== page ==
In speculative fiction, there are two major awards given out annually: the Hugo Award (named for Hugo Gernsback) presented by the World Science Fiction Society and the Nebula Award presented by the Science Fiction Writers of America (SFWA). Yesterday, the SFWA announced the nominees for this year’s award (for the calendar year 2011).
While the awards cover many categories, I’m most interested in the short fiction categories. Here are the nominees for best novelette:
• “Fields of Gold,” Rachel Swirsky (Eclipse 4)
• “Ray of Light,” Brad R. Torgersen (Analog Science Fiction and Fact)
• “Sauerkraut Station,” Ferrett Steinmetz (Giganotosaurus)
• “Six Months, Three Days,” Charlie Jane Anders (Tor.com)
• “The Migratory Pattern of Dancers,” Katherine Sparrow (Giganotosaurus)
• “The Old Equations,” Jake Kerr (Lightspeed Magazine)
• “What We Found,” Geoff Ryman (The Magazine of Fantasy and Science Fiction)
and for short story:
• “Her Husband’s Hands,” Adam-Troy Castro (Lightspeed Magazine)
• “Mama, We are Zhenya, Your Son,” Tom Crosshill (Lightspeed Magazine)
• “Movement,” Nancy Fulda (Asimov’s Science Fiction,)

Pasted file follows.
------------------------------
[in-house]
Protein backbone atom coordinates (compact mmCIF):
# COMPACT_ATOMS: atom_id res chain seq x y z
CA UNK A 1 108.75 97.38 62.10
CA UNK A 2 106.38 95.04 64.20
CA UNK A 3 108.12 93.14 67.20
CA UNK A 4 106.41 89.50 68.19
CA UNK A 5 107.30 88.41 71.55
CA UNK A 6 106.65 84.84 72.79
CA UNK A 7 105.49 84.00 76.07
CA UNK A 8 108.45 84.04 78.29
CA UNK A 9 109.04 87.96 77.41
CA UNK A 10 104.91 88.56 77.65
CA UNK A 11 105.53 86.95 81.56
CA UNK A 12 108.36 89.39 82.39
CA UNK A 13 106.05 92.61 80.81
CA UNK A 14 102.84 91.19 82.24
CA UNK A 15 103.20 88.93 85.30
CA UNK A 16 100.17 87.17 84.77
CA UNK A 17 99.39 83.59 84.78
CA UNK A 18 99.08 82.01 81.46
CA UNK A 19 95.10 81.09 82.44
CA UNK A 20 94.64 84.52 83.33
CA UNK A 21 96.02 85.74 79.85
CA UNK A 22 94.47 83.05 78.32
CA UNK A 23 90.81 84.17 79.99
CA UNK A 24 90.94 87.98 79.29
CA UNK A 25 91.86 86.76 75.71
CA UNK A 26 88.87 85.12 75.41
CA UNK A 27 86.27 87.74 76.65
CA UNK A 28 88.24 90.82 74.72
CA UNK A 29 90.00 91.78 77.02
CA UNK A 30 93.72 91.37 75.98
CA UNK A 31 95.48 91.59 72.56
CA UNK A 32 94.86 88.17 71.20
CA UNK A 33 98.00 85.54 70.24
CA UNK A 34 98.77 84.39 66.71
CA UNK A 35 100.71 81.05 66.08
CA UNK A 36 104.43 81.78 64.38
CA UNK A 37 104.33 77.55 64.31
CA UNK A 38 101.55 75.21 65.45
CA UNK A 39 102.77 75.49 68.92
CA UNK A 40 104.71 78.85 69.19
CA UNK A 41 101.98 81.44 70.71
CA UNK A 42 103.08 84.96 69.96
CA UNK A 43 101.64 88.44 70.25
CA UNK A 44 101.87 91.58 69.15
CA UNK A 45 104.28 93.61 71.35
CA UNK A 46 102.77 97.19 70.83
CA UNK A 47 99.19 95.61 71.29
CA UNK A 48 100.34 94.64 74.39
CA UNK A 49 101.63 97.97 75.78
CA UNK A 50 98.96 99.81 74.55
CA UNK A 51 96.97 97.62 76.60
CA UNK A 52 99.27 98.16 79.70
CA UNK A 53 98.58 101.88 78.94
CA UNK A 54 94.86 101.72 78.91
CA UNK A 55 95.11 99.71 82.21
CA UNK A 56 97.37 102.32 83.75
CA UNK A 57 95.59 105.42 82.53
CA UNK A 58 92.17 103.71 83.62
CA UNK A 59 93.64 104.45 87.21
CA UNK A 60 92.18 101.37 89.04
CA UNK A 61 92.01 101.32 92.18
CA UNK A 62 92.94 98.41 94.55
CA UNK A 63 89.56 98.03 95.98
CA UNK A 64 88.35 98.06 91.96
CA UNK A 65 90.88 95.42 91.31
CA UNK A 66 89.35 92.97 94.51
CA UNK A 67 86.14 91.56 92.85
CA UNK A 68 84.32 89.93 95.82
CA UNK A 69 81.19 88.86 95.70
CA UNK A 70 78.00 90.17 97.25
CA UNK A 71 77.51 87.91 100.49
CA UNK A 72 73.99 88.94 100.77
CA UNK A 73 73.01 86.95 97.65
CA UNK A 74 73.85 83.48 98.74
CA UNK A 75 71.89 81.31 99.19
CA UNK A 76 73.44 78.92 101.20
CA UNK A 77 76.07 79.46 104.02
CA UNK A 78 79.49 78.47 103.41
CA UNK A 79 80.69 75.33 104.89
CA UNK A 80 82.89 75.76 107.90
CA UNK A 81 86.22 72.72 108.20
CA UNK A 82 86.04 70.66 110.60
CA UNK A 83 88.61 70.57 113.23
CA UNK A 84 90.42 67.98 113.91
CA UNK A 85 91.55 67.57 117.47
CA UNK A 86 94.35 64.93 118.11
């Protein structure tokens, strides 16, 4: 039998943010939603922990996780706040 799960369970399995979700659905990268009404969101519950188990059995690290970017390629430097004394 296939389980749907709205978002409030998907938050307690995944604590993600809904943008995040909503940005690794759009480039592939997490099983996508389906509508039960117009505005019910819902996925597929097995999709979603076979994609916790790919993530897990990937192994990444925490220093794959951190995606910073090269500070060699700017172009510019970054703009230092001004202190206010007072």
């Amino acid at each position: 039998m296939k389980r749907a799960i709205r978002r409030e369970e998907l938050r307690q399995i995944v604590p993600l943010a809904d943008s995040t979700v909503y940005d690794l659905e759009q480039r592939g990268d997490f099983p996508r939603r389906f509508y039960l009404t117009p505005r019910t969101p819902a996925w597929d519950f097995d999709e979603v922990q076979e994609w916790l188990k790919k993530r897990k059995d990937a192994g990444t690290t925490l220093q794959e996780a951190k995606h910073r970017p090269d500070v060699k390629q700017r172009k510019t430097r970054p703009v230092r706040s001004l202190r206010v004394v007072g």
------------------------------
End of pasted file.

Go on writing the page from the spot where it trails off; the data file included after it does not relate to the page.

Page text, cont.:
• “Shipbirth,” Aliette de Bodard (Asimov’s Science Fiction)
• “The Axiom of Choice,” David W. Goldman (New Haven Review)
• “The Cartographer Wasps and the Anarchist Bees,” E. Lily Yu (Clarkesworld Magazine)
• “The Paper Menagerie,” Ken Liu (The Magazine of Fantasy and Science Fiction)
Several of these are available for free reading online, and many of the print magazines (Analog, Asimov’s and Magazine of Fantasy and Science Fiction) will post their nominees online in the near future, if they haven’t already. While none of my work was nominated (only things published in 2011 were eligible), it’s nice to see some of the publications where I’ve had stories appear get recognized (e.g., Lightspeed Magazine, Asimov’s). It’s also nice to see some familiar names on the list along with many new names that I might not recognize today, but will probably know better in the future.
With my recent acceptance into SFWA, I’m eligible to nominate and vote for the Nebula Awards. I’ve read about a third of the stories listed above, so I’ve got some reading to do before the voting closes on March 30th.